Not only does the AAdvantage® Aviator® Red World Elite Mastercard® feature a super-valuable sign-up bonus, but it’s also easy to earn. You can earn 60,000 AAdvantage® bonus miles after you spend any dollar amount on a purchase using your card — you read that right, all you have to do is buy one thing — and pay the $99 annual fee in full within 90 days after your account is opened.

That could be enough miles to book a roundtrip ticket to Europe.

It’s a great option for any aspiring traveler.

Take a look at how the AAdvantage® Aviator® Red World Elite Mastercard® stacks up with the best American Airlines credit cards.

Best for entry-level travel: Chase Sapphire Preferred® Card

Here’s why: If you want to start traveling more often, but you’re not ready to commit to paying an expensive annual fee, you’ll appreciate that the Chase Sapphire Preferred® Card, which is a great travel card, charges a very affordable $95 annual fee.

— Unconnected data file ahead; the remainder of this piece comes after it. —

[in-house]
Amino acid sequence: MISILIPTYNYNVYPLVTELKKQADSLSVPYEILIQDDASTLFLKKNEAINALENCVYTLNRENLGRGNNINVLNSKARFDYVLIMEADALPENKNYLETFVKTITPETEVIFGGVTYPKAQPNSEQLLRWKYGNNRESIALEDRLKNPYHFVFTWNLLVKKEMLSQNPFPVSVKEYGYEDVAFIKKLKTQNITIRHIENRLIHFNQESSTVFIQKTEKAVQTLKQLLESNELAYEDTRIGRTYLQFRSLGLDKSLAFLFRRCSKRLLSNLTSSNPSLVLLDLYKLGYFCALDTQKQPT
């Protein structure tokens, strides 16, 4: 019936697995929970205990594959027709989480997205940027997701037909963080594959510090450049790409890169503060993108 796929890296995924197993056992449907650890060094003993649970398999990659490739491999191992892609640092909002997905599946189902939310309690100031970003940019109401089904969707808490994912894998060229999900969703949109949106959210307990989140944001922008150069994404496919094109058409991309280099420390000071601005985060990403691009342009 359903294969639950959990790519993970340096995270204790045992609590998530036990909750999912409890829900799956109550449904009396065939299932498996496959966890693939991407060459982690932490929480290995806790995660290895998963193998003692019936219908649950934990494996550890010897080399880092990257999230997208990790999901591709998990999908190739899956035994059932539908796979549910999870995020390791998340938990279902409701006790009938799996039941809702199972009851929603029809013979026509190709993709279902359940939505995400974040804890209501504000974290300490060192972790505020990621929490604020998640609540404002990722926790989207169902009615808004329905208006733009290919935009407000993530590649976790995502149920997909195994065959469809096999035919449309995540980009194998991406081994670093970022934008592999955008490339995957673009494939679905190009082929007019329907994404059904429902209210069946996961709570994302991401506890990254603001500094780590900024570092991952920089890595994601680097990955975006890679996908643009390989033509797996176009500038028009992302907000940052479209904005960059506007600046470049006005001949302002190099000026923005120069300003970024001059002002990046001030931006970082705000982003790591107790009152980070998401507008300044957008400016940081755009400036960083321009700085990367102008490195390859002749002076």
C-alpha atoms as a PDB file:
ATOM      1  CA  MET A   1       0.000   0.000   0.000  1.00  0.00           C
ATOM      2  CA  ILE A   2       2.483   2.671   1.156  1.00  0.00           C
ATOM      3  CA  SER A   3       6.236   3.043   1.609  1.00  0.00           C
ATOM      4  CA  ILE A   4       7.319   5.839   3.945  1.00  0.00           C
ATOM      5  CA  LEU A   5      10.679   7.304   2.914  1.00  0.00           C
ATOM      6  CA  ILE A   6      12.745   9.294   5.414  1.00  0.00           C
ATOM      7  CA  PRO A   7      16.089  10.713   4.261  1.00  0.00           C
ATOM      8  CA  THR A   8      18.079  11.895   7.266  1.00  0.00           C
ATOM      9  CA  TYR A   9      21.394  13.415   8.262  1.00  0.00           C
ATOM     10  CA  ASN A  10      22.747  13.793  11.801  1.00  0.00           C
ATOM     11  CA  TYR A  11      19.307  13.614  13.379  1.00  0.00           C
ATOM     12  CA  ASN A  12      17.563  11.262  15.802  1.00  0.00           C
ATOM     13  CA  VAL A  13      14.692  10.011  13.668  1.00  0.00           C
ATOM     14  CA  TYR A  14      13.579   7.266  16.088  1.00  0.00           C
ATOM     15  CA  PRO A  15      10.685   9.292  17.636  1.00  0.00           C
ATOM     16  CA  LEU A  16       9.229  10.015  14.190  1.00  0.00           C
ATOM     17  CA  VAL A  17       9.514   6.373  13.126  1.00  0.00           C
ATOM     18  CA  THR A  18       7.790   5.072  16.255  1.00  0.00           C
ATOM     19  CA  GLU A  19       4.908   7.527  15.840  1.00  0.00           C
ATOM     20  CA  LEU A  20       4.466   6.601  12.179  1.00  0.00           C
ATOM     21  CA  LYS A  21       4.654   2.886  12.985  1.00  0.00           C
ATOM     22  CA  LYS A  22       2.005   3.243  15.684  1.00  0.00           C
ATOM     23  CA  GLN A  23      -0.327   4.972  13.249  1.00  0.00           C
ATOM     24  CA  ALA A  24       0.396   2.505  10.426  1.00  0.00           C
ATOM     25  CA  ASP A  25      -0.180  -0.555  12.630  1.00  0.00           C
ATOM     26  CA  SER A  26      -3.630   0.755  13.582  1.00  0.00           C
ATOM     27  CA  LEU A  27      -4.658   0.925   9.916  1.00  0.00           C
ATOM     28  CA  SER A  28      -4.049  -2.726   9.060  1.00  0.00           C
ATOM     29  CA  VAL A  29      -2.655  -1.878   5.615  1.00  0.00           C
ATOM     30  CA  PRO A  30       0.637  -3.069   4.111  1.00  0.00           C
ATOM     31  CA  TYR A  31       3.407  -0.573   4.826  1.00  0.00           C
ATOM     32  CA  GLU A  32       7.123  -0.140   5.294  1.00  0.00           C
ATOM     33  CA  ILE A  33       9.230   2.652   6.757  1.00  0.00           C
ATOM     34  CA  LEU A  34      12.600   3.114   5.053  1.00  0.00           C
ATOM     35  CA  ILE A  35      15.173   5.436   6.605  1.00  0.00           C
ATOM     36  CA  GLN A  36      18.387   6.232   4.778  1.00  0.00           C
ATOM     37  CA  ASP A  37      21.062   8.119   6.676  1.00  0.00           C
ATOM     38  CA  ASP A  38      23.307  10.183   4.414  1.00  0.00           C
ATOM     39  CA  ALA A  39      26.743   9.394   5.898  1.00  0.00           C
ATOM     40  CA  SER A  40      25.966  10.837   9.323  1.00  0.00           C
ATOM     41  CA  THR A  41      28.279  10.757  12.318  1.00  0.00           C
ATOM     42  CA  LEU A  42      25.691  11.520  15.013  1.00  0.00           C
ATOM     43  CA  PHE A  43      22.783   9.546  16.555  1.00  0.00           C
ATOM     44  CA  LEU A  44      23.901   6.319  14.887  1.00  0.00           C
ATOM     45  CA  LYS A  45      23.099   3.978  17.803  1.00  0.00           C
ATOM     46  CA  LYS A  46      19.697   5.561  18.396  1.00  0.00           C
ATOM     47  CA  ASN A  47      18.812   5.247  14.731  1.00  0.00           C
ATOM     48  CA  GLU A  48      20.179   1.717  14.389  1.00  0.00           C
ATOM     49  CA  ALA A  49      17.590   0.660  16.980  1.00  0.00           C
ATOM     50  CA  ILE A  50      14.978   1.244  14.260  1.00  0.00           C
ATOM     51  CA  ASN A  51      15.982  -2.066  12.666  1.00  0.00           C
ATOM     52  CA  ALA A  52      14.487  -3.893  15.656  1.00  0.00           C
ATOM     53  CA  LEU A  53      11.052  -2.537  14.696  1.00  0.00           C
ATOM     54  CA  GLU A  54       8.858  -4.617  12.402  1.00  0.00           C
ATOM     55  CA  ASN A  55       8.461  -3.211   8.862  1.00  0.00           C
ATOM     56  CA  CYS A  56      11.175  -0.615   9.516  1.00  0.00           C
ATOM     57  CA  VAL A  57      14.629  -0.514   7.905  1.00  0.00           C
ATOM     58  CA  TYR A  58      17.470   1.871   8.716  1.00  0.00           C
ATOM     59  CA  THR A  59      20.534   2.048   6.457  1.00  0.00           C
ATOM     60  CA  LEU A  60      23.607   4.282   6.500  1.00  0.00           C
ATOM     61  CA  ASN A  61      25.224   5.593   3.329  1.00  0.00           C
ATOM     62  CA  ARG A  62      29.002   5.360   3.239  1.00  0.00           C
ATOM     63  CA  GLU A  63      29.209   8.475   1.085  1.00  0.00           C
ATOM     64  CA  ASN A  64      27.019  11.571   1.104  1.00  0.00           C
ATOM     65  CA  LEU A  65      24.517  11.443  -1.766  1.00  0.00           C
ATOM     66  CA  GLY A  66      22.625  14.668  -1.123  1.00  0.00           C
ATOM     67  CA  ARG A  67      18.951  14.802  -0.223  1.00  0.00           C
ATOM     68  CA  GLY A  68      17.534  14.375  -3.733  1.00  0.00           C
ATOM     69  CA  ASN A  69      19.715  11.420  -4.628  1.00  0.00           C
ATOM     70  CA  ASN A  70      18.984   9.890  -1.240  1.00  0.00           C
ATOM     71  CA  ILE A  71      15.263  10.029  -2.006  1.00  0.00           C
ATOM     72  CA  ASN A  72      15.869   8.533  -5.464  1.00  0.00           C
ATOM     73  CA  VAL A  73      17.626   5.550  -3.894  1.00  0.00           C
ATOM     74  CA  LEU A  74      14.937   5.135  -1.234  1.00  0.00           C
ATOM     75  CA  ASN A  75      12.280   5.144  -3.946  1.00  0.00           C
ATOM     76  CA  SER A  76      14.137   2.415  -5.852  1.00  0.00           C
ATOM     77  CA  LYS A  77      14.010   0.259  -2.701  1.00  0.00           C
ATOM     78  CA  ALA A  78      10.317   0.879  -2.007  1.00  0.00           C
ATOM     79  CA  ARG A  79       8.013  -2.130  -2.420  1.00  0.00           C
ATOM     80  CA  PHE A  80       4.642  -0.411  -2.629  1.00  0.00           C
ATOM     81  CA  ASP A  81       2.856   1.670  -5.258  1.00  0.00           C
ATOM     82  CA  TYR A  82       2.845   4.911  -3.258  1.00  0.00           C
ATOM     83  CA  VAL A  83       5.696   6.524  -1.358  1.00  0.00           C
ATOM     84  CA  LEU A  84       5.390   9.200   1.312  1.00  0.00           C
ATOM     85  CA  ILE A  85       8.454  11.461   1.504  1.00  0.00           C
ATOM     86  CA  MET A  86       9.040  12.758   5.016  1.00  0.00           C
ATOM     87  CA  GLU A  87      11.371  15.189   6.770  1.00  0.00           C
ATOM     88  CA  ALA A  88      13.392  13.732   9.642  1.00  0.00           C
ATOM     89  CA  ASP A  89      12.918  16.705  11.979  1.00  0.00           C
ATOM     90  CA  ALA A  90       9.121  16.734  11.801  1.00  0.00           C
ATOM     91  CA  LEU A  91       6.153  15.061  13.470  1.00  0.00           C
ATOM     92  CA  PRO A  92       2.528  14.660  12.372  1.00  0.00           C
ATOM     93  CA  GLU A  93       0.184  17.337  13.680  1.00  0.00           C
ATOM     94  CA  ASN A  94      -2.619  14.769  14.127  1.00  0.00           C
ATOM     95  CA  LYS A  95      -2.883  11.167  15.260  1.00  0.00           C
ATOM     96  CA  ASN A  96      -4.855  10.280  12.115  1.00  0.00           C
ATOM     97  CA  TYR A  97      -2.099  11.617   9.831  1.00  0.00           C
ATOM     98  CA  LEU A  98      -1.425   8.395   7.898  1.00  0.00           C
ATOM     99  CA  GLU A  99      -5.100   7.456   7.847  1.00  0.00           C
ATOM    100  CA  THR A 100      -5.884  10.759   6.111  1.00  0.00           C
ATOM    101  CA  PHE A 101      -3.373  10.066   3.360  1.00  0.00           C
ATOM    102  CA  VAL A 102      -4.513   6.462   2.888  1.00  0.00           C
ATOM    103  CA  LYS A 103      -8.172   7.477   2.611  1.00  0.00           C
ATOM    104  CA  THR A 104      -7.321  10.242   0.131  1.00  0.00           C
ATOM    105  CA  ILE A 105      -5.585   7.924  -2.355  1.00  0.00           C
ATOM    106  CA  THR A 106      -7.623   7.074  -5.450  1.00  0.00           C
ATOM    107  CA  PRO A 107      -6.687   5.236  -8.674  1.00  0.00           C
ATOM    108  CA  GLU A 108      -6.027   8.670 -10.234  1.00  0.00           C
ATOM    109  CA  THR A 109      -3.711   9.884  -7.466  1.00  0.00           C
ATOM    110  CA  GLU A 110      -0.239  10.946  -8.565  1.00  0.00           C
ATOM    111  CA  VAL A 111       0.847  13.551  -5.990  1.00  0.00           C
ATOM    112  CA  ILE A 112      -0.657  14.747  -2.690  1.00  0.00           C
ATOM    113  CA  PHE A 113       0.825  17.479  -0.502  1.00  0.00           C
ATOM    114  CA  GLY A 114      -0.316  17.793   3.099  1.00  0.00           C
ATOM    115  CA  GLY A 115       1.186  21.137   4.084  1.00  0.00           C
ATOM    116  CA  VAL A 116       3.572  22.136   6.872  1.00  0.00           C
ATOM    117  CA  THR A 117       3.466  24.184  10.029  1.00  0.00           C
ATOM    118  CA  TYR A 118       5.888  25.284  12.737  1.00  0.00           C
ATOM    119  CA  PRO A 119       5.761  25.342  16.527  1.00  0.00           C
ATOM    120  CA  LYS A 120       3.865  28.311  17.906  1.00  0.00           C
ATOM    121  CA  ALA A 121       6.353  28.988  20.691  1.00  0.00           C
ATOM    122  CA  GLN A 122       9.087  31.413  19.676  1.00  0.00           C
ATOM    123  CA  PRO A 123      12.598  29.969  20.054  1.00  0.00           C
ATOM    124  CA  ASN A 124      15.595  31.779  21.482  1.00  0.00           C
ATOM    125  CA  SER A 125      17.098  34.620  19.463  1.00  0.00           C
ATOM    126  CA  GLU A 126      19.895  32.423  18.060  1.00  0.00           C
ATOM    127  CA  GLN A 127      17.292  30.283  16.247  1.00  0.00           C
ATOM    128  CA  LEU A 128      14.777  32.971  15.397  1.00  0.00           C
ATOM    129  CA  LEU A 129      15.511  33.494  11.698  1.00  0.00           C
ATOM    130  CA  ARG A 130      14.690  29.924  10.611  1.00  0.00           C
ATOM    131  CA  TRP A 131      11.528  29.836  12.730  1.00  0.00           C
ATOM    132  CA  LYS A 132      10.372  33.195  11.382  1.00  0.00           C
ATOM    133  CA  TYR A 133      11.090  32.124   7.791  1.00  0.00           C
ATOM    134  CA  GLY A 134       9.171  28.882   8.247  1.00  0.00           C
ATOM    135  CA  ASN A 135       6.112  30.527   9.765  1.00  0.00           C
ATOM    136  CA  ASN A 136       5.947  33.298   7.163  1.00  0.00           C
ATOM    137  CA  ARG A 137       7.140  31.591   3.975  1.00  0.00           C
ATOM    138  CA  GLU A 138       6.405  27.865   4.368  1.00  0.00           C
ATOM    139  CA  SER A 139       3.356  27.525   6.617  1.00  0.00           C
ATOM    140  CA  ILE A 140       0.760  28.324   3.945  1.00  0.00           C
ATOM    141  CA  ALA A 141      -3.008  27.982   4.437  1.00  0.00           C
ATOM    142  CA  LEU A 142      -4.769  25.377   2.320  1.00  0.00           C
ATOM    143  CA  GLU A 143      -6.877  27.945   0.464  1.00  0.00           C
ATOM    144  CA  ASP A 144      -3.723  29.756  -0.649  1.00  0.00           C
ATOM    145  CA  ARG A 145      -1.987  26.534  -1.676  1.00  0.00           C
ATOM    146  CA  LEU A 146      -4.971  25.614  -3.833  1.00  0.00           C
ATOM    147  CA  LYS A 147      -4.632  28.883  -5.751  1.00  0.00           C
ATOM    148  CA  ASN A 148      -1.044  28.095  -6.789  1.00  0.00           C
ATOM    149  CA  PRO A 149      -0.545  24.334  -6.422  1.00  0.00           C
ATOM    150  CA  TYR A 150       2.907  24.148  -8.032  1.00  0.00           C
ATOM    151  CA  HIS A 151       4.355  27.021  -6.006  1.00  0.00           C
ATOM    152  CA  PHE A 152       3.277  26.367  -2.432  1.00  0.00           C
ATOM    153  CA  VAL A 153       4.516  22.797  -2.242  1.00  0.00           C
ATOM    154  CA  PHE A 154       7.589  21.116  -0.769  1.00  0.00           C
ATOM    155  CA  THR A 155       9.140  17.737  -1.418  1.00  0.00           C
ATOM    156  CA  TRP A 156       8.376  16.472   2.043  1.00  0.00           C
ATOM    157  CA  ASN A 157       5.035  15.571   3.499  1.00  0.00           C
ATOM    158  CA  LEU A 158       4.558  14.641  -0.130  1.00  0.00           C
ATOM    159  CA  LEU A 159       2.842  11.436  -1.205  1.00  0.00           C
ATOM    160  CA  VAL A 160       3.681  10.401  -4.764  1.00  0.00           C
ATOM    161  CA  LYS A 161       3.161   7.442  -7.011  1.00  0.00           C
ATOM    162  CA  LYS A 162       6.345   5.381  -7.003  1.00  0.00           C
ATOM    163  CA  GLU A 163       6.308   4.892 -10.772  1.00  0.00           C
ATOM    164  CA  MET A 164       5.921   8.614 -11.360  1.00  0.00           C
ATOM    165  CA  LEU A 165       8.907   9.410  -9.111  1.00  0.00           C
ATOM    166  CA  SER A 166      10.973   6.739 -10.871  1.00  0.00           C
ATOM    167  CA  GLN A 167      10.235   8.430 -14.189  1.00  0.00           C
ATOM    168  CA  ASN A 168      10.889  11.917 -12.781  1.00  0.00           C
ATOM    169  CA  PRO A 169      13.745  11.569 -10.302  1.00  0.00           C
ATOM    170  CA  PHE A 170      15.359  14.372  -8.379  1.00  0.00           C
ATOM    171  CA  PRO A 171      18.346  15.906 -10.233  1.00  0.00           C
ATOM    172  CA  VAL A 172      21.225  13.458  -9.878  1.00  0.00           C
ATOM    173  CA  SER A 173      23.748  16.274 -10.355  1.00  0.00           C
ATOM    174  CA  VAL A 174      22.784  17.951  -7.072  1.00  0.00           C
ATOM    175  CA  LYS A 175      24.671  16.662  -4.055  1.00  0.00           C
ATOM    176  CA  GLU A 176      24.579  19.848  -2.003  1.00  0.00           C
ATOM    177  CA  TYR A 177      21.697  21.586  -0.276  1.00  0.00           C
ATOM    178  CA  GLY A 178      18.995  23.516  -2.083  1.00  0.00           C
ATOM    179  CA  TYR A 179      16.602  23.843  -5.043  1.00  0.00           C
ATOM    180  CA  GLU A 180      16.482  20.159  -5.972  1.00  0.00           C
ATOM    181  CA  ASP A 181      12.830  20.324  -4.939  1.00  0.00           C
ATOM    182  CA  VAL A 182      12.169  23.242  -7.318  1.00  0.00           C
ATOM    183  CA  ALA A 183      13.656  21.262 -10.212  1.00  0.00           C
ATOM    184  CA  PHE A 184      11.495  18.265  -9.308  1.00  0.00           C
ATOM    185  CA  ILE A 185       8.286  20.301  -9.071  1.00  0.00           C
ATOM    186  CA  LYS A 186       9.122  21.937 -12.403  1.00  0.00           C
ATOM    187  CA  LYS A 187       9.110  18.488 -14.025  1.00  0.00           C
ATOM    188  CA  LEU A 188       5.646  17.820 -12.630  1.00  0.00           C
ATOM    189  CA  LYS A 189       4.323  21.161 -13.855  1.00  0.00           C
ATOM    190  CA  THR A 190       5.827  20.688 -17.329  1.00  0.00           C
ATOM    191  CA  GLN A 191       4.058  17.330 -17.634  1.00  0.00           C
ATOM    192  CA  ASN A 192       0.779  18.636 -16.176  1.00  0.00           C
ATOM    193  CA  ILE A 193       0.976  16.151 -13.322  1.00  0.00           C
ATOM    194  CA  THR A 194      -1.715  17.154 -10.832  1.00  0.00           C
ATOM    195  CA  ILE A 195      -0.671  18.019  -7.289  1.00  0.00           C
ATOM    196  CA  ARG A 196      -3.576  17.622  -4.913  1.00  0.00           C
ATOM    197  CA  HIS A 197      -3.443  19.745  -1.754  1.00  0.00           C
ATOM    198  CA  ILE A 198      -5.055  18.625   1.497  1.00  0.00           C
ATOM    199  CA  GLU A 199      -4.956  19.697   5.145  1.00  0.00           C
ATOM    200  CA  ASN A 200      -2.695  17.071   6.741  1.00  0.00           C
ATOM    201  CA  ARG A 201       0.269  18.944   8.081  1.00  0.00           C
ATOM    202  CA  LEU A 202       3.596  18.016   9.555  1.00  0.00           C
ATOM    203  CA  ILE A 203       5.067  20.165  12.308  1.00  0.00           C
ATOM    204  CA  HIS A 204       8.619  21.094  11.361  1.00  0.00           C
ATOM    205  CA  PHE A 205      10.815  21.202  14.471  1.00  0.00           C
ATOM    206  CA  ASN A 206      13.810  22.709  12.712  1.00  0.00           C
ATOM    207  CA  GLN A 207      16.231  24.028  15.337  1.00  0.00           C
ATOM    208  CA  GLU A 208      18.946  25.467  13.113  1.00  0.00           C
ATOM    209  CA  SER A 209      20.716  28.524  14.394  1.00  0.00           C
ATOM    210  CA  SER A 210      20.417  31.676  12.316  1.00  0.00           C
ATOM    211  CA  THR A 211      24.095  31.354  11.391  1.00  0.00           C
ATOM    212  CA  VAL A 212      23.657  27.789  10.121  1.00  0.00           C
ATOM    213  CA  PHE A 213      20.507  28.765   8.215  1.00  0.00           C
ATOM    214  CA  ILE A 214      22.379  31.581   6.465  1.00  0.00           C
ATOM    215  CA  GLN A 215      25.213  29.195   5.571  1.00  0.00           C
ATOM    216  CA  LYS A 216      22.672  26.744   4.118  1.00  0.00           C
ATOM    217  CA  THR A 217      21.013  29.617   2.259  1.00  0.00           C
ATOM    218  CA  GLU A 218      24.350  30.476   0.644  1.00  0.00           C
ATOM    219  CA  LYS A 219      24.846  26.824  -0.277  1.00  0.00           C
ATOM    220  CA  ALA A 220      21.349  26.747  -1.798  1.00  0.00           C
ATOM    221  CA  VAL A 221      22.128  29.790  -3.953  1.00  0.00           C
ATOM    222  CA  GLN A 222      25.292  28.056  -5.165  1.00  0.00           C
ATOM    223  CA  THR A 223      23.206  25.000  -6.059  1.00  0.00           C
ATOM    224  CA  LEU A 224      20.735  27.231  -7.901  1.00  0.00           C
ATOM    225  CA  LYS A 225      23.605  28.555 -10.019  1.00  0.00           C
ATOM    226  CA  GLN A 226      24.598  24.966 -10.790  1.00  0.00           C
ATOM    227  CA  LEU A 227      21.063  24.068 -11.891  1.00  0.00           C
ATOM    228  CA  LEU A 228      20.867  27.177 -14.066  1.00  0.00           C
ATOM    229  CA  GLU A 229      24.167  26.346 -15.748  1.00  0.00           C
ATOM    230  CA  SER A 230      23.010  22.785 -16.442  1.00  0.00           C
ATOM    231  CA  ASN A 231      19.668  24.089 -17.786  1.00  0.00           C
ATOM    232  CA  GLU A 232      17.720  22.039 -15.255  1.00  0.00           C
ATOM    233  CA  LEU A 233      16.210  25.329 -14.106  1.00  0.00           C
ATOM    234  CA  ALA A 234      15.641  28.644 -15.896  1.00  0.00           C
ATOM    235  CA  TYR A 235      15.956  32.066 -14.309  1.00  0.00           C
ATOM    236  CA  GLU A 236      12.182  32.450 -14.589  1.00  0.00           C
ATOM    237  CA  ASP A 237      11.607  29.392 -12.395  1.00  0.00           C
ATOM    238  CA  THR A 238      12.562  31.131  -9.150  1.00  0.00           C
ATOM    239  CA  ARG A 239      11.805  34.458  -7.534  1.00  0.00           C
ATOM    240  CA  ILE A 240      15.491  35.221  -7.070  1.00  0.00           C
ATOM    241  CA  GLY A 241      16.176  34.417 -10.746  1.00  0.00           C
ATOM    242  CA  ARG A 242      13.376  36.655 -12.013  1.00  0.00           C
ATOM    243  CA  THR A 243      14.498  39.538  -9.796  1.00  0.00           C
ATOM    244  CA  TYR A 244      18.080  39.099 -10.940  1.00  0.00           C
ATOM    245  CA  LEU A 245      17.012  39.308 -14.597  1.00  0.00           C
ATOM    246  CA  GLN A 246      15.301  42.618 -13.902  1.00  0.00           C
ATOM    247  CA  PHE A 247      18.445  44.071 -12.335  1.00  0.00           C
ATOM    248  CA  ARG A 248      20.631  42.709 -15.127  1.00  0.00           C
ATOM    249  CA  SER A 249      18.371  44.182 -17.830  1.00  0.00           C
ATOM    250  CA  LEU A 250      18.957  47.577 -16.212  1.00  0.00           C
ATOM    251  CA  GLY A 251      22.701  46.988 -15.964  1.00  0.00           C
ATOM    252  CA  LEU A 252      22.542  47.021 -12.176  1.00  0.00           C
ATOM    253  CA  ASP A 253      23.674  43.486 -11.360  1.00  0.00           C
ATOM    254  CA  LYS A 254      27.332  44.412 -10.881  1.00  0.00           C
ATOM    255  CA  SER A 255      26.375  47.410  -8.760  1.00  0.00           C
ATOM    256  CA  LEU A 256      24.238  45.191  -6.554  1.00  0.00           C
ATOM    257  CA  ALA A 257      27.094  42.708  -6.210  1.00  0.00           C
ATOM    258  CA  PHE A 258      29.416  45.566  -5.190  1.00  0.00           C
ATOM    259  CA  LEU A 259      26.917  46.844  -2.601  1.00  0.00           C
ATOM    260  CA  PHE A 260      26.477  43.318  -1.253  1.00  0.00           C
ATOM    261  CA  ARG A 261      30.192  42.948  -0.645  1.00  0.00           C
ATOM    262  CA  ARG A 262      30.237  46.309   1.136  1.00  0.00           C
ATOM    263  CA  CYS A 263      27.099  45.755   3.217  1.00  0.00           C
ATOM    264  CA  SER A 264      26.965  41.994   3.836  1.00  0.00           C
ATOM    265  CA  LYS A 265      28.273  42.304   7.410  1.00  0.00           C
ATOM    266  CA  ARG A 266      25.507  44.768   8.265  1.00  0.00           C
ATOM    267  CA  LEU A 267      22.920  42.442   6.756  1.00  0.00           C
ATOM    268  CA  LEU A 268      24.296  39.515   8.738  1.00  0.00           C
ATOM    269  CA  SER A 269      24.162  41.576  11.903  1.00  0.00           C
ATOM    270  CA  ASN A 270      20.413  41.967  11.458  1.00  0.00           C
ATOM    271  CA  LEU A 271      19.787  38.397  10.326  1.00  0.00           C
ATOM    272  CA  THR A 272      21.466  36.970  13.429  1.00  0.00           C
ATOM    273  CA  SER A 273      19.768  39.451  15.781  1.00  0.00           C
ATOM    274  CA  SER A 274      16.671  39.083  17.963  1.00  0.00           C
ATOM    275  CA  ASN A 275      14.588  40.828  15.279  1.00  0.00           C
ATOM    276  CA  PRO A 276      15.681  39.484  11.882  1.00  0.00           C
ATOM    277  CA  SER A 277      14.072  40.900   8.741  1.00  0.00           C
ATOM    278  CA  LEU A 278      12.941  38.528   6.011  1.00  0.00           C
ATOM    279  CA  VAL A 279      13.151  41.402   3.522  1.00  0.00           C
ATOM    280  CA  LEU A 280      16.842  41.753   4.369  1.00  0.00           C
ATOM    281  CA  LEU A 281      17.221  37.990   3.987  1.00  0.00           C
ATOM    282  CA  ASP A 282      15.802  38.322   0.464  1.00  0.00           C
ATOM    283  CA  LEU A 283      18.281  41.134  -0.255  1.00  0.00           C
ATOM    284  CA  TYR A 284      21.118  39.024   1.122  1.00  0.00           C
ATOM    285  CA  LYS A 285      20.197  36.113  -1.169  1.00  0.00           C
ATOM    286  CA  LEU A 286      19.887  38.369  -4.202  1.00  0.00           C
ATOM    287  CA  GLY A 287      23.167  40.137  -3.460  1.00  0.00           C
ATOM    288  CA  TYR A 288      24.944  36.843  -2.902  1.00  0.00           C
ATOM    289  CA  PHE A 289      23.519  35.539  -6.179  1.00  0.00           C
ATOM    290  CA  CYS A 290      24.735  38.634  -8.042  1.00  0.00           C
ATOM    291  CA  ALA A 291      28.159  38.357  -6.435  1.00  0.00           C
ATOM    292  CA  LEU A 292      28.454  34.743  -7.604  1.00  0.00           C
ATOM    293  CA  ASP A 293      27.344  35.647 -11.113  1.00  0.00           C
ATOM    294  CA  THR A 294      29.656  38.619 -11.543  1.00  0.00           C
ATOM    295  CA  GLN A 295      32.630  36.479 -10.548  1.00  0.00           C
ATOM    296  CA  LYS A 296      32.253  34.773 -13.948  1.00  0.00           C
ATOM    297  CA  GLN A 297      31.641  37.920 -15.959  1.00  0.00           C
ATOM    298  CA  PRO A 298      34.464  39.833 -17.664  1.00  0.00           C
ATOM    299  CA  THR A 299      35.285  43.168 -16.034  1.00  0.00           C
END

For the $95 annual fee, you’ll earn 80,000 bonus points after spending $4,000 on purchases during the first 3 months after you open your account.

When you redeem for travel through Chase Ultimate Rewards, that welcome bonus is worth $1,000. But what really sets the Chase Sapphire Preferred® Card apart is the ability to transfer your points to a handful of Chase’s hotel and airline partners, where that bonus could be worth more. We estimated the sign-up bonus to be worth $1,368 when redeemed through United MileagePlus®, according to our point valuations.

While it doesn’t offer some of the fancy perks you might find on higher-end cards, the sign-up bonus alone should be enough to pay for the flight on your next adventure.